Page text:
Cari Tuna is the president of Good Ventures, a philanthropic foundation based in the San Francisco Bay Area that aims to alleviate poverty, improve quality of life for disadvantaged people and encourage greater effectiveness and transparency across the social sector.
The holidays are a time of year when many people enjoy giving to those who are less fortunate, in addition to friends and family. It’s a great way to show our gratitude for just how lucky we are.
But like holiday shopping, the options for charitable giving can seem endless. Fortunately, the Web is generating new ways to give more effectively and creatively than ever before!
(Looking for a socially conscious stocking stuffer? Some of these groups offer gift cards.)
In a weak economy, it’s more important than ever to make sure every dollar you give goes as far as possible. Use GiveWell’s in-depth online research to maximize your impact. GiveWell’s top charity recommendation this holiday season: the Against Malaria Foundation. (Note: The author is a donor to GiveWell and sits on its board.)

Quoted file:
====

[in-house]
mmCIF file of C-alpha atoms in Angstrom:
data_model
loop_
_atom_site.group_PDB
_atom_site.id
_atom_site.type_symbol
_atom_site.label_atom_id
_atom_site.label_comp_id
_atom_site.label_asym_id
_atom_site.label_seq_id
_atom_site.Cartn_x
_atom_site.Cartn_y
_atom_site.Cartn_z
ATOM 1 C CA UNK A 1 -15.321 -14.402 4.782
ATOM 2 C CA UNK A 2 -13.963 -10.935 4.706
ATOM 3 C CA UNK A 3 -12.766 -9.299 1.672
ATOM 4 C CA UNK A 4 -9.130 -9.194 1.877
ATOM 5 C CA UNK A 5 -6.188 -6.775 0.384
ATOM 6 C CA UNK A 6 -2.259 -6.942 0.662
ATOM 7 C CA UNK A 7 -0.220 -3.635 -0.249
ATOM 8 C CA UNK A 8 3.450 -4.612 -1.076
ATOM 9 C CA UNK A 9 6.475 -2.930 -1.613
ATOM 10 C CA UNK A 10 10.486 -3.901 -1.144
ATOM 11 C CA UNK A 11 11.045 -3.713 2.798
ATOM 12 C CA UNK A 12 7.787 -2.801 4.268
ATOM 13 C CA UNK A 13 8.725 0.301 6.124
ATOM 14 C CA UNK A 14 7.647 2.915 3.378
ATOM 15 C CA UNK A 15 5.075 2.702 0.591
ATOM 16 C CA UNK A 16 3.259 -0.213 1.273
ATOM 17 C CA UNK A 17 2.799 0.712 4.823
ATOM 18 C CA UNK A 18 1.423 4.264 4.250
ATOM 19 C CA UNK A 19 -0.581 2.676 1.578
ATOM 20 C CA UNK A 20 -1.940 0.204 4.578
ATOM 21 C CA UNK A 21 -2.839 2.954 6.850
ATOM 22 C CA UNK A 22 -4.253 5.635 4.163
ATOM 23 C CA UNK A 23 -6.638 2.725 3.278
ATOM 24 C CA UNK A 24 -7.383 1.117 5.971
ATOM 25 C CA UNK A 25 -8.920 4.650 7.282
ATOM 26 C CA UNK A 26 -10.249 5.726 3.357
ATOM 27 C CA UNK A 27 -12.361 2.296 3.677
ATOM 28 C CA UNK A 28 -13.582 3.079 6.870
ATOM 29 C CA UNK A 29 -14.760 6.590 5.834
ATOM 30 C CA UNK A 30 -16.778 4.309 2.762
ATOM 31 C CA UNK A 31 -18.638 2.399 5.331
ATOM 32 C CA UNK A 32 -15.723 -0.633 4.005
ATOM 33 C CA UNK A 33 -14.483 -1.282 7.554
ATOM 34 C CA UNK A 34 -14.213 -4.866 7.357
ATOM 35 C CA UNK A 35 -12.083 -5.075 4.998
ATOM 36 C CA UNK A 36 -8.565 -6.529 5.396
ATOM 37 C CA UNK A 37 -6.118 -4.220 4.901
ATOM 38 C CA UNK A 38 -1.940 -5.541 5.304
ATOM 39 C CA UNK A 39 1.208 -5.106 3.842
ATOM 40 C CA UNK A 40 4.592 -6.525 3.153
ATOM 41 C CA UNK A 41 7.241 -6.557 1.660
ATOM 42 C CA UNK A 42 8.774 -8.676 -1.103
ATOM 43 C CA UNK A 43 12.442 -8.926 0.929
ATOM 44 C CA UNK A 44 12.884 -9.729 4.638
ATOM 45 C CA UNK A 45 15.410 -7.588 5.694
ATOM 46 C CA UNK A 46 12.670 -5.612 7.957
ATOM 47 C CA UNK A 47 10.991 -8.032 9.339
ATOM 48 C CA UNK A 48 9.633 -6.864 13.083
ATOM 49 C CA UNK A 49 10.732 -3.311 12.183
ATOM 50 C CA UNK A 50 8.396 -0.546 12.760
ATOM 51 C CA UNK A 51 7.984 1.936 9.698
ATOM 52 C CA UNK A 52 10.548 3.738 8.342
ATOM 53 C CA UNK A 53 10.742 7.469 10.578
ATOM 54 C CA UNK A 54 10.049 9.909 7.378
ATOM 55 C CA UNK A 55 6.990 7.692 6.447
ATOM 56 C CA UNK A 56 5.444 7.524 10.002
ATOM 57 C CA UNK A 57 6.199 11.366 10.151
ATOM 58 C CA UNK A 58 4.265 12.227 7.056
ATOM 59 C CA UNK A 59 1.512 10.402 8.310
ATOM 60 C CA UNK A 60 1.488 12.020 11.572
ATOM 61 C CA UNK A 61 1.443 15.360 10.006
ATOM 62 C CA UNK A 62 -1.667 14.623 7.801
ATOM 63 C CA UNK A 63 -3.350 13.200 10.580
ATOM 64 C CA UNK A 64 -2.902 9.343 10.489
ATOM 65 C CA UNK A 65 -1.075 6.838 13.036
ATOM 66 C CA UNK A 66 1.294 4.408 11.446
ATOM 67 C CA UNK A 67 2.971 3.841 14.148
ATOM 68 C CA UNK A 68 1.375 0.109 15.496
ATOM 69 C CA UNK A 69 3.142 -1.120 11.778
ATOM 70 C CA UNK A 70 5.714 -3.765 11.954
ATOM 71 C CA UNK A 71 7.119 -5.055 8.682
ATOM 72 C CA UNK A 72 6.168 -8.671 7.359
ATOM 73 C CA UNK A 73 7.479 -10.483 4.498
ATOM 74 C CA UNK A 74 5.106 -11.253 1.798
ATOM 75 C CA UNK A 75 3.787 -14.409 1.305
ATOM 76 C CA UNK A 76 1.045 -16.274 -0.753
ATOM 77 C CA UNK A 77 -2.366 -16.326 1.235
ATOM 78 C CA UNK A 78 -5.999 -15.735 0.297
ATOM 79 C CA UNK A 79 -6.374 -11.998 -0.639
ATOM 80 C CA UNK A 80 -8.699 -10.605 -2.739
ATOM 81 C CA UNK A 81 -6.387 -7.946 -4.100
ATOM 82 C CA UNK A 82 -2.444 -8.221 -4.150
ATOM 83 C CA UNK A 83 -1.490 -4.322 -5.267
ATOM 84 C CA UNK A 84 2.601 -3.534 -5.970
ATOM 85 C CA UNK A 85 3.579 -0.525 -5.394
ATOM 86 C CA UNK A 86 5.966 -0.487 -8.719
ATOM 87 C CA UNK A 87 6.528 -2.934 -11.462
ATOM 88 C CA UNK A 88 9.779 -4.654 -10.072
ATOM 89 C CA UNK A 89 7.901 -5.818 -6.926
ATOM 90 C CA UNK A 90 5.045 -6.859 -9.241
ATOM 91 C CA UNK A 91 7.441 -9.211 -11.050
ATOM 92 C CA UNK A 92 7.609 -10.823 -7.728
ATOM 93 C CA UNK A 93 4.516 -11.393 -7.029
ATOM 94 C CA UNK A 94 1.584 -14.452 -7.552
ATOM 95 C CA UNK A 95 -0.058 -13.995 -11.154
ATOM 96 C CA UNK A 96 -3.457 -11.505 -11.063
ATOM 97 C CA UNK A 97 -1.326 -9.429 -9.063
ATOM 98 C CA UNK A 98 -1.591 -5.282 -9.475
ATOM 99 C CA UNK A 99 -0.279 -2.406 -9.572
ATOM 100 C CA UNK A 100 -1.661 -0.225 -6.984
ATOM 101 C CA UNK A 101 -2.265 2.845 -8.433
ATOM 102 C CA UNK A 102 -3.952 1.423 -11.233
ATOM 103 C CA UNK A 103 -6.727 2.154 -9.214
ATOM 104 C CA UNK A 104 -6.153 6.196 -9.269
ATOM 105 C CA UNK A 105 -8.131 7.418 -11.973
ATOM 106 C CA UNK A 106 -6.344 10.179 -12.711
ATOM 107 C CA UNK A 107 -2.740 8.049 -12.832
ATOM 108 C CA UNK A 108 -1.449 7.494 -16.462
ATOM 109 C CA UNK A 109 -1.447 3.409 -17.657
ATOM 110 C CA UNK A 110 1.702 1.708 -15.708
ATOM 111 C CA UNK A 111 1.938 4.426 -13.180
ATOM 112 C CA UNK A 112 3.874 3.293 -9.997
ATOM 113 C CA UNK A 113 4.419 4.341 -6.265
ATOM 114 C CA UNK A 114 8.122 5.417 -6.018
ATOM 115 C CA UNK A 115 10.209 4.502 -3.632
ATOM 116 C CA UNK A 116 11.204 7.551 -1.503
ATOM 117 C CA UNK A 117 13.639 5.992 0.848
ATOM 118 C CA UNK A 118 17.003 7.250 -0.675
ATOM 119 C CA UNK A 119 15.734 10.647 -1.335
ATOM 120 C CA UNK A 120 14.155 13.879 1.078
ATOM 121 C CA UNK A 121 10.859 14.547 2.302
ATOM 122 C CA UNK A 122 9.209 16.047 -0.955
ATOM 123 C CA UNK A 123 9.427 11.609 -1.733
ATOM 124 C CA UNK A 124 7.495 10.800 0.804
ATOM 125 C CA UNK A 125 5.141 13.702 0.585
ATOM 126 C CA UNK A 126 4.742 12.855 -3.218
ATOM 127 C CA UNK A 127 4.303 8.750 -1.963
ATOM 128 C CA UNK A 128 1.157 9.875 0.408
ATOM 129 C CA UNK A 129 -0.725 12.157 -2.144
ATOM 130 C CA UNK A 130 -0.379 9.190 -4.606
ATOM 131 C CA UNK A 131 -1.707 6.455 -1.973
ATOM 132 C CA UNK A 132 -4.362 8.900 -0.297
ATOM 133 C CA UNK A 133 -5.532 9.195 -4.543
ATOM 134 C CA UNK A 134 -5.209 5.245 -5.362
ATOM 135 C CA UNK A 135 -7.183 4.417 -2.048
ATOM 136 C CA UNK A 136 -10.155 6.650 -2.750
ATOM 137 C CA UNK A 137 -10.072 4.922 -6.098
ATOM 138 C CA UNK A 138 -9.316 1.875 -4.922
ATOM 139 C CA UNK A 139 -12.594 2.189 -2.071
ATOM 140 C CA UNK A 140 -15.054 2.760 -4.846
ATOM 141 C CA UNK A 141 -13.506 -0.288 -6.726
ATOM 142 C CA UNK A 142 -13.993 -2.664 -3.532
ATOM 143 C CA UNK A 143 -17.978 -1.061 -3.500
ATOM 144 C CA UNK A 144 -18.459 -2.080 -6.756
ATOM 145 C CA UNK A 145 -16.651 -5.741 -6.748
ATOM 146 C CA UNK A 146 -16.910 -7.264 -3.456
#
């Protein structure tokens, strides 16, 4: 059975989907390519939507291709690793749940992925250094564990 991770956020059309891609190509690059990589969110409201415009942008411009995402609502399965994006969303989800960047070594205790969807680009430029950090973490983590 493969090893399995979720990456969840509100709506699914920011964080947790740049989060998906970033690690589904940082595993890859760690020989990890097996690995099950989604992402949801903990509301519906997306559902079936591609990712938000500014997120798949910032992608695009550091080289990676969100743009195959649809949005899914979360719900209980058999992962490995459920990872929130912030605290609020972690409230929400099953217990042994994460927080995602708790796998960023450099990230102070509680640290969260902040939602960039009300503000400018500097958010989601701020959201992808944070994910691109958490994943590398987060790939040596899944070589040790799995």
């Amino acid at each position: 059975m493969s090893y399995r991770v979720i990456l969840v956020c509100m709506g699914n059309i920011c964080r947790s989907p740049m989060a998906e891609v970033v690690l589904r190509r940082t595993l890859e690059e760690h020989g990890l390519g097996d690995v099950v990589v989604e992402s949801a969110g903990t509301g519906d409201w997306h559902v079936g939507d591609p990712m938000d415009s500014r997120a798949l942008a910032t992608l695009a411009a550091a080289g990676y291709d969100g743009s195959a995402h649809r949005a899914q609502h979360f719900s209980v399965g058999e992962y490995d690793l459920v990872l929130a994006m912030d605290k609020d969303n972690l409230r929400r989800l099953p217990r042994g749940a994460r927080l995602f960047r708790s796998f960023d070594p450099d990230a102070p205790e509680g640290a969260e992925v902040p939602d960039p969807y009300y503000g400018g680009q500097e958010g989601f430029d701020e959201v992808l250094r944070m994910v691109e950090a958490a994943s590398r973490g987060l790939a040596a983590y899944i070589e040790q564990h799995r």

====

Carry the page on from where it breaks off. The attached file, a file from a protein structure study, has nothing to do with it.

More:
This innovative nonprofit allows donors to send money directly to impoverished households in Kenya via their mobile phones. Launched by economics graduate students at Harvard and MIT, GiveDirectly is all about efficiency and respect for the poor, enabling them to pursue their own goals.
This “micro-giving” website helps donors fund “low-cost, high-impact” projects around the world. For just $25, you could feed 5 Ugandan children for a week, or for $200, you could build a latrine & septic tank for a Nepalese family. The best part: the Jolkona Foundation sends you “proof of impact” so that you know exactly how your donations are used. Check out Jolkona’s holiday page for more ideas.
Another micro-giving site, DonorsChoose.org allows donors to fund specific classroom needs posted by teachers across the U.S. Recent requests ranged from books and folders for second graders in Rockville, MD to sleeping mats for pre-schoolers in Oklahoma City. Photos of the classrooms and thank-you notes from the teachers you help are sure to warm your heart on a cold winter day.